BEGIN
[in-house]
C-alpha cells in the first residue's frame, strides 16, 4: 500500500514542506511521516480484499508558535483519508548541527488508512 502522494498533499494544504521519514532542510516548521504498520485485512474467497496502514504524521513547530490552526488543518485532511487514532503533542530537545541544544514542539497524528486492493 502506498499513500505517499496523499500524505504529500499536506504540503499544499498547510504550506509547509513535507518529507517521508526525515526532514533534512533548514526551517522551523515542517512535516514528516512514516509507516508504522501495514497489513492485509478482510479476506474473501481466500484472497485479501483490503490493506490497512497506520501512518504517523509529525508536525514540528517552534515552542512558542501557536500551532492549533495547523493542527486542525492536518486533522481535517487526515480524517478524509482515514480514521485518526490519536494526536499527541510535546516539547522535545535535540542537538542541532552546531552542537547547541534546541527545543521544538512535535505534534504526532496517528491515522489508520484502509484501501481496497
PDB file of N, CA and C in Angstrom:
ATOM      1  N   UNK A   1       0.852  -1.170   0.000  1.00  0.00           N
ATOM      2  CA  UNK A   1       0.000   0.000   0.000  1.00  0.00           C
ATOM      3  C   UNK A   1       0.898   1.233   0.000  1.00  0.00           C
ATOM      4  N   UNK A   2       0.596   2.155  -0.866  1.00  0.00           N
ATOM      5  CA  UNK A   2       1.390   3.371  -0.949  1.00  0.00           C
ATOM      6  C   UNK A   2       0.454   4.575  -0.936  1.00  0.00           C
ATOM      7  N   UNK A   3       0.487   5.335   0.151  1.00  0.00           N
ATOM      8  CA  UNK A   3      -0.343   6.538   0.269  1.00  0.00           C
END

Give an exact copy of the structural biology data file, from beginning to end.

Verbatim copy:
[in-house]
C-alpha cells in the first residue's frame, strides 16, 4: 500500500514542506511521516480484499508558535483519508548541527488508512 502522494498533499494544504521519514532542510516548521504498520485485512474467497496502514504524521513547530490552526488543518485532511487514532503533542530537545541544544514542539497524528486492493 502506498499513500505517499496523499500524505504529500499536506504540503499544499498547510504550506509547509513535507518529507517521508526525515526532514533534512533548514526551517522551523515542517512535516514528516512514516509507516508504522501495514497489513492485509478482510479476506474473501481466500484472497485479501483490503490493506490497512497506520501512518504517523509529525508536525514540528517552534515552542512558542501557536500551532492549533495547523493542527486542525492536518486533522481535517487526515480524517478524509482515514480514521485518526490519536494526536499527541510535546516539547522535545535535540542537538542541532552546531552542537547547541534546541527545543521544538512535535505534534504526532496517528491515522489508520484502509484501501481496497
PDB file of N, CA and C in Angstrom:
ATOM      1  N   UNK A   1       0.852  -1.170   0.000  1.00  0.00           N
ATOM      2  CA  UNK A   1       0.000   0.000   0.000  1.00  0.00           C
ATOM      3  C   UNK A   1       0.898   1.233   0.000  1.00  0.00           C
ATOM      4  N   UNK A   2       0.596   2.155  -0.866  1.00  0.00           N
ATOM      5  CA  UNK A   2       1.390   3.371  -0.949  1.00  0.00           C
ATOM      6  C   UNK A   2       0.454   4.575  -0.936  1.00  0.00           C
ATOM      7  N   UNK A   3       0.487   5.335   0.151  1.00  0.00           N
ATOM      8  CA  UNK A   3      -0.343   6.538   0.269  1.00  0.00           C